Revised DCL rules represent a good start, but modifications needed, TEI tells government.
TEI filed its comments with the government in late August. The Institute began by commending the IRS and Treasury for their efforts to make the rules more administrable. Noting that the proposed regulations substitute a reasonable cause standard--to be administered by the IRS Directors of Field Operations--for the current requirement to seek 9100 relief, TEI said the new rules would make it easier for taxpayers to obtain relief from the failure to timely file the required notices. The organization recommended, however, that the rule be clarified to permit a DFO's denial of relief to be appealed up the IRS chain of command. "To minimize the administrative burdens of both the taxpayer and the IRS in the future," TEI stated, "we also recommend that the reasonable cause exception be expanded to expressly include pre-effective date defective elections and certifications."
The Institute also endorsed the proposed regulations' reducing the certification period from 15 to 7 years when an election is made that no portion of the DCL has been, or will be, used to offset the income of any other person under the income tax laws of a foreign country. The regulations also clarify that a triggering event cannot occur after the expiration of the certification period. TEI welcomed the clarification, but recommended that a 5-year certification period be adopted. It explained that the shorter time period should be sufficient to deter any perceived double-dipping of losses and deductions and noted that it would be consistent with the recent amendment to the section 367(a) regulations, reducing the length of the required gain recognition agreement from 10 years to 5.
The regulations also eliminate the closing agreement requirement and substitute a new domestic use agreement. The Institute called the new approach "a good start to simplifying this area."
Treatment of Separate Units
In its comments concerning the treatment of separate units as domestic corporations, TEI explained that the rules imply that a loss arising from a foreign branch separate unit will be treated as a DCL even where the branch is not subject to an income tax of a foreign country. "This goes beyond the intent of the statute--to prevent the double dipping of losses," the Institute said. "Carried to its extreme, it suggests that even a branch located in a country with a zero-rate corporate tax--such as Bermuda--would still be subject to the DCL rules." The organization recommended that the regulations expressly provide that a DCL does not arise if the entity in question is not subject to foreign income tax.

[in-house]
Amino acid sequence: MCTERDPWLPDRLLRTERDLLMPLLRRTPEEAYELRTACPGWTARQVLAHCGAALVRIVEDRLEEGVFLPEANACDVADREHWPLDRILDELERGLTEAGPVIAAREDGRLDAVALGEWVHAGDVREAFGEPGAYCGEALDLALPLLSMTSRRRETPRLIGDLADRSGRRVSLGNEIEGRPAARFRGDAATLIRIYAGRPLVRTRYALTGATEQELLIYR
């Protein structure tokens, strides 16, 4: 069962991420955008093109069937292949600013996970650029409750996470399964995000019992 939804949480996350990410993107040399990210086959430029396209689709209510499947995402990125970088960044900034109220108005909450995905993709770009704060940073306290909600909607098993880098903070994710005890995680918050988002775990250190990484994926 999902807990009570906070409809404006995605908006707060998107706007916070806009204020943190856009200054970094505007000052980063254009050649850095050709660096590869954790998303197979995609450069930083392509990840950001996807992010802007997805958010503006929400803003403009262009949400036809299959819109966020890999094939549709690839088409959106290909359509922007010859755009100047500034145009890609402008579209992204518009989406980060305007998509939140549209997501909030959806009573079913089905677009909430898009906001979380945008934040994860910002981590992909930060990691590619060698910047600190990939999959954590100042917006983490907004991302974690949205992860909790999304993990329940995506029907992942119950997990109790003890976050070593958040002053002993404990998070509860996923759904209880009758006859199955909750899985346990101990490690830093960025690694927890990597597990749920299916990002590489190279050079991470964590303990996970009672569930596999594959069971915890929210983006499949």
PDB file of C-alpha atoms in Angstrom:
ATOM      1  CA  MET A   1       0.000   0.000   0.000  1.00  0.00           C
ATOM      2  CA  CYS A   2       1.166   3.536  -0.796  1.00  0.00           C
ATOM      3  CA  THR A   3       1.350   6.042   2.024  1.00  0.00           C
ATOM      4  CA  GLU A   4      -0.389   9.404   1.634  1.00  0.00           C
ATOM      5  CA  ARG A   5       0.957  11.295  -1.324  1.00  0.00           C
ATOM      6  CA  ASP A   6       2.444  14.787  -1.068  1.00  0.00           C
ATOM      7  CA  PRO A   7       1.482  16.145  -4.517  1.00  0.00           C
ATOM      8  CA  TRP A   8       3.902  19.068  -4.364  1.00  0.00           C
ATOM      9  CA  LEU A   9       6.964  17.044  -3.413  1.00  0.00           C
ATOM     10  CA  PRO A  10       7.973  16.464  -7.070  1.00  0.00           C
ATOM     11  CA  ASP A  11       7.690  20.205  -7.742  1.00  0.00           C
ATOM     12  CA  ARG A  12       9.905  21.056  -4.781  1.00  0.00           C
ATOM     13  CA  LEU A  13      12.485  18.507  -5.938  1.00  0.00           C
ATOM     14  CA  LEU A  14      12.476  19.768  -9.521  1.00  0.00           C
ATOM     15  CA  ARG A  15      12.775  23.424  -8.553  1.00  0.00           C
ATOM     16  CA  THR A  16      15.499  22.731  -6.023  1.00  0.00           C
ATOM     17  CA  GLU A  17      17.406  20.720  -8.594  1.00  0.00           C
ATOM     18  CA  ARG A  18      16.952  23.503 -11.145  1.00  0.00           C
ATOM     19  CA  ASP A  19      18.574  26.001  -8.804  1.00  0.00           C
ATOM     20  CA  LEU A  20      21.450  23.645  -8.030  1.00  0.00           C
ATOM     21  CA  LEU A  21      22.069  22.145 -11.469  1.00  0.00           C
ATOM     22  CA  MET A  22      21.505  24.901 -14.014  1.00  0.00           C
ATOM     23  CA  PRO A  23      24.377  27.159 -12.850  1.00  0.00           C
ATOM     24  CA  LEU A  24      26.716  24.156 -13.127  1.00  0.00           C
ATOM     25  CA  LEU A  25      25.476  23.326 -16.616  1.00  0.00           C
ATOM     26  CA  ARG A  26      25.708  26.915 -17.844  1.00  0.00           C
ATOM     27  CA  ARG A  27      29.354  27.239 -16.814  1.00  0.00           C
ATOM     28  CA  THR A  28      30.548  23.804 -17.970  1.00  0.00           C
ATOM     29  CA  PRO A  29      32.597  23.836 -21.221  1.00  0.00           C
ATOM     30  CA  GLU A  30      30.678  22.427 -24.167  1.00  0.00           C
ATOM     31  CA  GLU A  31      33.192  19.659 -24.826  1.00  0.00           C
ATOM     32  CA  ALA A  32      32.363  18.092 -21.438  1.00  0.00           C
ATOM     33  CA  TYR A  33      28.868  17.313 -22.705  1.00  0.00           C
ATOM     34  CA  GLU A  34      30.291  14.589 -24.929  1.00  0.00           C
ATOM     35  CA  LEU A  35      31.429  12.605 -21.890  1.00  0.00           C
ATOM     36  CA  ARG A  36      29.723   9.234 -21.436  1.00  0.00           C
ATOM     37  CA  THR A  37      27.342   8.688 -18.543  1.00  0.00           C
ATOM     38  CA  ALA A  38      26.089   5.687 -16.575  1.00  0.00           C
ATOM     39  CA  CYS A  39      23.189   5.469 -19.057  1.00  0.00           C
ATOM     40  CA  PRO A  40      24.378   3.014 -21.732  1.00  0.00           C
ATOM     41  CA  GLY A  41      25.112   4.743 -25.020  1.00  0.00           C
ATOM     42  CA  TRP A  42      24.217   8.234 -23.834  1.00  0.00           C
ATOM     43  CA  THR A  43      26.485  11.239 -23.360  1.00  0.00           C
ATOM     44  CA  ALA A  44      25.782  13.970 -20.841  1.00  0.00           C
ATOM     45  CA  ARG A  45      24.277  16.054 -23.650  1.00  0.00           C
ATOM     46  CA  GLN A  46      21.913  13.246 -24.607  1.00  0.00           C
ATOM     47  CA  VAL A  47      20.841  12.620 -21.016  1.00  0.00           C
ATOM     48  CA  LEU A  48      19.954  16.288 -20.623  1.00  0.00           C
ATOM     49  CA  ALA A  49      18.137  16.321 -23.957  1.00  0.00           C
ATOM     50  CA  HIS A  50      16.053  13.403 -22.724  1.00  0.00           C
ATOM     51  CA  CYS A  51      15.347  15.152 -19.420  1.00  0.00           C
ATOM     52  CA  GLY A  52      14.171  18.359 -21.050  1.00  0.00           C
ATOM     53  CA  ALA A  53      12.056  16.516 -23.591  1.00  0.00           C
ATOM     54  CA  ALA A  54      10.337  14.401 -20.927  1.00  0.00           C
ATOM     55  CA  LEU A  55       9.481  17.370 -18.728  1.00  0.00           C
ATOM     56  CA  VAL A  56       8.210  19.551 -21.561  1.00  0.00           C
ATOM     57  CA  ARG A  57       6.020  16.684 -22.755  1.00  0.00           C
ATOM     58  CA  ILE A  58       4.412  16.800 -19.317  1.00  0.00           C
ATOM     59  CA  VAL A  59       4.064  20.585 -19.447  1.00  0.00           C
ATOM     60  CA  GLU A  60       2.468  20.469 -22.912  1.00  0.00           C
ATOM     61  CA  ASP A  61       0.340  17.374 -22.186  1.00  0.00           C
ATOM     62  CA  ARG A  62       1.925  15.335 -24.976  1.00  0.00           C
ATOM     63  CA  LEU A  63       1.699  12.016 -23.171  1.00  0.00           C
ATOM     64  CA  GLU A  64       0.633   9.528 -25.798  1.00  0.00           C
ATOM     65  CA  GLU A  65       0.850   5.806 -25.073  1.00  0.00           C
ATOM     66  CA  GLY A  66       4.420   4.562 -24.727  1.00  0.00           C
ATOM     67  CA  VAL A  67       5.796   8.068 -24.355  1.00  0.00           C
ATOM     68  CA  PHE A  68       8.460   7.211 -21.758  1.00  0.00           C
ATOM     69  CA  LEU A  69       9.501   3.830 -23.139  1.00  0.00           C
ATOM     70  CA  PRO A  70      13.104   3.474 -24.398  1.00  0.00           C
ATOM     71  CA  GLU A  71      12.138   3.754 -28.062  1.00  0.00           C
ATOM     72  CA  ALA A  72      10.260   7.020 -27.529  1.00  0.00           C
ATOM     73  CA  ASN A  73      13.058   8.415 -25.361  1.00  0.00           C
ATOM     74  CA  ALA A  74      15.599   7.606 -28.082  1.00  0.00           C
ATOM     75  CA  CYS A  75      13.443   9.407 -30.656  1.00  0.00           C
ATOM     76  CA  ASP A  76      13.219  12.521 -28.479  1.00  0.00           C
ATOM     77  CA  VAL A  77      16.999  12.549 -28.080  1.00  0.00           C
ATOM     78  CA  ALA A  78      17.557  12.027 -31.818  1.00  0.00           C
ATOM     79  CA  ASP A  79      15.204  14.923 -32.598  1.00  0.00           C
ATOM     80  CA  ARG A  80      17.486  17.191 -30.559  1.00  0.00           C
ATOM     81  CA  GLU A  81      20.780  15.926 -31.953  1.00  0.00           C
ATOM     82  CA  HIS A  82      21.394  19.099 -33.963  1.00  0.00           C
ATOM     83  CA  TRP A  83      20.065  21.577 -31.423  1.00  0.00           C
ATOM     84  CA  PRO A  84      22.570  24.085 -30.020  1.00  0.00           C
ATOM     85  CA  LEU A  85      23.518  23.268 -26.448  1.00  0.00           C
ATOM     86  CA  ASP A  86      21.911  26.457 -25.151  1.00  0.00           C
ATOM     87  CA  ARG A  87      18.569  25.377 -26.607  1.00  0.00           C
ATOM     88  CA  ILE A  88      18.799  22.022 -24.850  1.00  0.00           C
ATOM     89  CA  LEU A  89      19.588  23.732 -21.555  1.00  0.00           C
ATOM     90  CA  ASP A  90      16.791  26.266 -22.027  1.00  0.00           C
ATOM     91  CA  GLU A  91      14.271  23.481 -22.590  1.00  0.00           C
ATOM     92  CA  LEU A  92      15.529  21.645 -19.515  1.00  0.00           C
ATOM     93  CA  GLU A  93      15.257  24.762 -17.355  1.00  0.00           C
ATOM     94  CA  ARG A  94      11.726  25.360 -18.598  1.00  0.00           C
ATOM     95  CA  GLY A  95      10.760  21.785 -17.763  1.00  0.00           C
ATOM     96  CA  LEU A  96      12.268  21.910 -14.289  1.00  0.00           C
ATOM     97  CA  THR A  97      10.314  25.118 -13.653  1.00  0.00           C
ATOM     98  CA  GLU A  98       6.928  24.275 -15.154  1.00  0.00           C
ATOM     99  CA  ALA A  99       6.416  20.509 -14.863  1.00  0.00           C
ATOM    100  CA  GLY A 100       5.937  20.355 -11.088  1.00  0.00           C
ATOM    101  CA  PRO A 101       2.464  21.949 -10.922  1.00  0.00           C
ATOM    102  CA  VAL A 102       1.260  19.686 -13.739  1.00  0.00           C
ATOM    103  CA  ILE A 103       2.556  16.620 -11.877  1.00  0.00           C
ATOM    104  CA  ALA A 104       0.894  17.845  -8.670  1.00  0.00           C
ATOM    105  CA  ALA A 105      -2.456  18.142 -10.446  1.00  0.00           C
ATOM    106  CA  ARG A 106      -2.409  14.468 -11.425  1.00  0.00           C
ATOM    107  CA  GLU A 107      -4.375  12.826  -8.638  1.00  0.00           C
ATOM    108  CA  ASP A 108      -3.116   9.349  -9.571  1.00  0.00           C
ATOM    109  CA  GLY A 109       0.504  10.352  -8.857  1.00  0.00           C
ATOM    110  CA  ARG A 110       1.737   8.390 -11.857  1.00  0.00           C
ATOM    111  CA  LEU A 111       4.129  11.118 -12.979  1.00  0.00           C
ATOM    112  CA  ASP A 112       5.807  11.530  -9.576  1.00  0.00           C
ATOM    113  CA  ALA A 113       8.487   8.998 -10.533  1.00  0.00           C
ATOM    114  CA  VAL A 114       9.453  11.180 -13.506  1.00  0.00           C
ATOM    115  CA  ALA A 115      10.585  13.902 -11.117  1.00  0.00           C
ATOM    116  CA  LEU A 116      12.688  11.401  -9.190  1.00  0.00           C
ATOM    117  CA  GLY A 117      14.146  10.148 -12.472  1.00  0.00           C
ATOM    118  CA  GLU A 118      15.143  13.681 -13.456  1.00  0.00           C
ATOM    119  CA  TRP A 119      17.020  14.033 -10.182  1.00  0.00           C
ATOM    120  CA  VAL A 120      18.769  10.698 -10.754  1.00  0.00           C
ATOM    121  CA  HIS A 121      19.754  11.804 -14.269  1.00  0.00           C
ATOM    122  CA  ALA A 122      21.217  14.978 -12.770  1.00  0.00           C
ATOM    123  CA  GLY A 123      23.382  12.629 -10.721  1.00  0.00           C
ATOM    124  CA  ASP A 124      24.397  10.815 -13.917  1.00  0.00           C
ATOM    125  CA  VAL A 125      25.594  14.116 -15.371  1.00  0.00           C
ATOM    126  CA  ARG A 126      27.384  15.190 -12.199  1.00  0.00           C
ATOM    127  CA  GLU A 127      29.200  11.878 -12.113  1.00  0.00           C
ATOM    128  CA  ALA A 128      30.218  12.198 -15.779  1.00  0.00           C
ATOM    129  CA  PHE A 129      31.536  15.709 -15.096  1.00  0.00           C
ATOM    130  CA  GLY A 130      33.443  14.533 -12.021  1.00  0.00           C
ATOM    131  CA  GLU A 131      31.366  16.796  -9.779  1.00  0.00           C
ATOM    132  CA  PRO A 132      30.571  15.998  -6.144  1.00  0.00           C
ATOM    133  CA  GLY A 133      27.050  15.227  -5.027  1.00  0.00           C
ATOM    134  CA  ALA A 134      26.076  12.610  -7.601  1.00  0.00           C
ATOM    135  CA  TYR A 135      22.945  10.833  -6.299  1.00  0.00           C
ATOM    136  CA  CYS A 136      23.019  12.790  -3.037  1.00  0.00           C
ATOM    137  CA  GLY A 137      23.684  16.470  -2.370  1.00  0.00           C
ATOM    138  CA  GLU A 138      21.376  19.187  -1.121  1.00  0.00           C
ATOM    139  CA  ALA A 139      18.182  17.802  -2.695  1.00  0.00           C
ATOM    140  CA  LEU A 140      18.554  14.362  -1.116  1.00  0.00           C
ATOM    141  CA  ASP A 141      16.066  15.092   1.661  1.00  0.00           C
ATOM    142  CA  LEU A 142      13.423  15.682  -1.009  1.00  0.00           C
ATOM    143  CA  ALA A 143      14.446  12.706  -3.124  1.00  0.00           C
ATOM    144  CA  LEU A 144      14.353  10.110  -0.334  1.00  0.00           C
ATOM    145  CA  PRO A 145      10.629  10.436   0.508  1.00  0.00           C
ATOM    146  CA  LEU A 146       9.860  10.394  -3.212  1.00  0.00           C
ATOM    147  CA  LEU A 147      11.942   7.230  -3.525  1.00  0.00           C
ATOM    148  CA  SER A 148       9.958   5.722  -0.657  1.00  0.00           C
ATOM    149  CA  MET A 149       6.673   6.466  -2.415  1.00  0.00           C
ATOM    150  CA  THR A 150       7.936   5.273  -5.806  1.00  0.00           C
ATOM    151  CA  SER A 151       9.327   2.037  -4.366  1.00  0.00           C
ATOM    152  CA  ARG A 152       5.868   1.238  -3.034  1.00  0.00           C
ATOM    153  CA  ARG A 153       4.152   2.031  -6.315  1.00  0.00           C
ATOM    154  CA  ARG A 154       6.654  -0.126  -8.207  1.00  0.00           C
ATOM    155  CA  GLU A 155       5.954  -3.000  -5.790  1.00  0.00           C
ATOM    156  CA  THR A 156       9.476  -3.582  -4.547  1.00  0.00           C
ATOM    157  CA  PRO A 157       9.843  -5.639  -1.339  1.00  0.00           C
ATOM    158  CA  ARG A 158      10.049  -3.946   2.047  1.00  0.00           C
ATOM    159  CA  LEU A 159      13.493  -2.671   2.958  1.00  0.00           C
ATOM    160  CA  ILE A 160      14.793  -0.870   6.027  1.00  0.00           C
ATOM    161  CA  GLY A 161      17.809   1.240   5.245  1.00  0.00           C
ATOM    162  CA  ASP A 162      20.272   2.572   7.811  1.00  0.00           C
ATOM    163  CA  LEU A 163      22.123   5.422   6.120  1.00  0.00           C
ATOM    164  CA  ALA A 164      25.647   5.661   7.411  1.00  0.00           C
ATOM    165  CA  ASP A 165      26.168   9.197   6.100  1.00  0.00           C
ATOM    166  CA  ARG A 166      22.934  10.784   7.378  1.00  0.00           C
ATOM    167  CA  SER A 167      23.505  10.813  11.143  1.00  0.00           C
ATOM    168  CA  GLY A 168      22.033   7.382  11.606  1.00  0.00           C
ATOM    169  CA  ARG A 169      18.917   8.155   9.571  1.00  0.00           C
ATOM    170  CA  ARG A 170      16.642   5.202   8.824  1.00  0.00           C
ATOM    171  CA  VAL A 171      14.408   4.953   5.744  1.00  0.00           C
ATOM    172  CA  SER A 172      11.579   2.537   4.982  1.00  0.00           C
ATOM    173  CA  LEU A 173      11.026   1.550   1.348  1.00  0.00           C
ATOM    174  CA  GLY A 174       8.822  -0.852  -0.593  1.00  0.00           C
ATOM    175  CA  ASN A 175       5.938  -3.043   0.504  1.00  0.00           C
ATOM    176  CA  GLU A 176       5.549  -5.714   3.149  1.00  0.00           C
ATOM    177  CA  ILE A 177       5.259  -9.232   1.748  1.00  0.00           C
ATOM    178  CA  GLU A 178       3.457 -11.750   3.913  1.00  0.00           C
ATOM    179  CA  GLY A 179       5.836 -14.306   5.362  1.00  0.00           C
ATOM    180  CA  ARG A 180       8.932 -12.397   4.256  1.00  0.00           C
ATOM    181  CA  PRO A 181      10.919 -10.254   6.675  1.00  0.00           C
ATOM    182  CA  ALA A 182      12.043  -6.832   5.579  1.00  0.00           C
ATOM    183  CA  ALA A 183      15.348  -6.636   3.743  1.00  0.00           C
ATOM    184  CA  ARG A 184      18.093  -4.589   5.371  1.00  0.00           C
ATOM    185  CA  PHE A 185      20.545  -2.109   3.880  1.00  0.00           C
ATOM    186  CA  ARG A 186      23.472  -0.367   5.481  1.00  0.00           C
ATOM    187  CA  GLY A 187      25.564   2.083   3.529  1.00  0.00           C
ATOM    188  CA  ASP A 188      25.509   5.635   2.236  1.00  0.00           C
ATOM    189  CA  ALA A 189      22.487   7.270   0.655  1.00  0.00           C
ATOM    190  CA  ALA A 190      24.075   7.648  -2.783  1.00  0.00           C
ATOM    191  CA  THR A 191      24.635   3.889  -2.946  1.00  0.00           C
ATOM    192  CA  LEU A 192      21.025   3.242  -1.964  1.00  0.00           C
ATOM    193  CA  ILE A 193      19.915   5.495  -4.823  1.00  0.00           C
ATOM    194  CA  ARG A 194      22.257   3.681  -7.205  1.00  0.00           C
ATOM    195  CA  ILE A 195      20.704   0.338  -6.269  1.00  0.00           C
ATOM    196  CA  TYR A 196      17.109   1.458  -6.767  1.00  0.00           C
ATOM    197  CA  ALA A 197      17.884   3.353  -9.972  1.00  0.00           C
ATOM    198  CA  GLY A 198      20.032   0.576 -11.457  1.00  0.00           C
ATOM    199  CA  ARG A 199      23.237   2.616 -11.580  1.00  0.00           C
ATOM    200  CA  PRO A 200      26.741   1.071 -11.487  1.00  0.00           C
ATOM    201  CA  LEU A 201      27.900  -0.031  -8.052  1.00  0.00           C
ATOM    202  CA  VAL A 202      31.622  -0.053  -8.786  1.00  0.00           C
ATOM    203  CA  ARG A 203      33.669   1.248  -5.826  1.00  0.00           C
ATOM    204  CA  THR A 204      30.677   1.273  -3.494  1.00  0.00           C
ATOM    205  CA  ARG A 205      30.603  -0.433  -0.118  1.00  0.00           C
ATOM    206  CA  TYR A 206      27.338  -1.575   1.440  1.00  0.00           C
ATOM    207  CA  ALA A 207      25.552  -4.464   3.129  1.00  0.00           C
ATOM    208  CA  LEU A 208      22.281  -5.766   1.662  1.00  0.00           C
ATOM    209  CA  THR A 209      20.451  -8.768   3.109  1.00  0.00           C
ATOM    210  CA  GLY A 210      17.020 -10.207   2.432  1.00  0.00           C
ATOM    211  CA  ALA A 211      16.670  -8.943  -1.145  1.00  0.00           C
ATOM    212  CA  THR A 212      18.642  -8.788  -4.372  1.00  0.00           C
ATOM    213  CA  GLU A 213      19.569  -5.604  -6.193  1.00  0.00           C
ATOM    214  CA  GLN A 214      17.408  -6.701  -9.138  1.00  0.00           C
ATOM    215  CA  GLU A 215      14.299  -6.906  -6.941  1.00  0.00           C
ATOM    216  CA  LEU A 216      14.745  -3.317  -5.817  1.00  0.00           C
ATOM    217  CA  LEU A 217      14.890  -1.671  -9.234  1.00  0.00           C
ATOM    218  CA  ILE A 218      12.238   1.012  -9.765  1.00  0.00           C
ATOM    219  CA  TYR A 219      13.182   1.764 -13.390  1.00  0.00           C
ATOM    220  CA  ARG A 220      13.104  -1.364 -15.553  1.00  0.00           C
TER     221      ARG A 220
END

Reflecting the view that the application of the combination rule should not be restricted to foreign branch separate units, the proposed regulations would combine all separate units directly or indirectly owned by a single domestic corporation. The losses of each separate unit, however, must be made available to offset the income of the other separate units under the tax laws of a single foreign country. In those cases where a DCL may offset income that would constitute a foreign use--or offset income not constituting a foreign use and the foreign country's laws do not provide rules to determine which income is offset--then the regulations provide that the loss is deemed to offset income not constituting a foreign use and thus a DCL domestic use election may be made for the loss.
Agreeing that this is the correct result, TEI questioned why the taxpayer must track the DCL and file the election. Combining the loss and income would result in no DCL arising in the foreign country in the first place--an administratively easier procedure. It recommended that the combination rule be expanded to include separate units that are owned directly or indirectly by domestic corporations that are members of the same consolidated group, as well as dual resident corporations.
No Foreign Use
The proposed regulations provides a new exception to the general rule prohibiting the domestic use of a DCL. To qualify under this exception, the consolidated group, unaffiliated DRC, or unaffiliated domestic owner of a separate unit must demonstrate that (I) no foreign use of the DCL occurred in the year in which it was incurred; and (ii) no such use can occur in any other year by any other means. Taken to the extreme, TEI said the "no foreign use" provision requires the taxpayer to "prove a negative" by demonstrating no no foreign use in respect of an unlimited number of countries. The Institute recommended a clarification applying the requirement only to applicable countries.
The Mirror Legislation Exception
One of the more controversial areas in the new regulations relates to the mirror legislation rule. The current Treasury regulations provide an election to use a DCL when a taxpayer certifies that the loss has not been, and will not be, used to offset the income of another person under the laws of a foreign country. To make this election, the dual resident corporation or separate entity must not be subject to any "mirror" DCL rule adopted by the foreign country. The proposed regulations retain the mirror legislation rule with certain modifications. Noting the importance of the election to taxpayers, TEI urged the government to narrow the mirror legislation rule, if not abandon it altogether.
Finally, in respect of the effective date of the proposed regulations, TEI urged the IRS and Treasury Department to permit taxpayers to elect to use all or portions of the proposed regulations for all open tax years.
TEI's comments on the dual consolidated loss regulations are reprinted in this issue, beginning on page 480.
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|Title Annotation:||Recent Activities|
|Date:||Sep 1, 2005|
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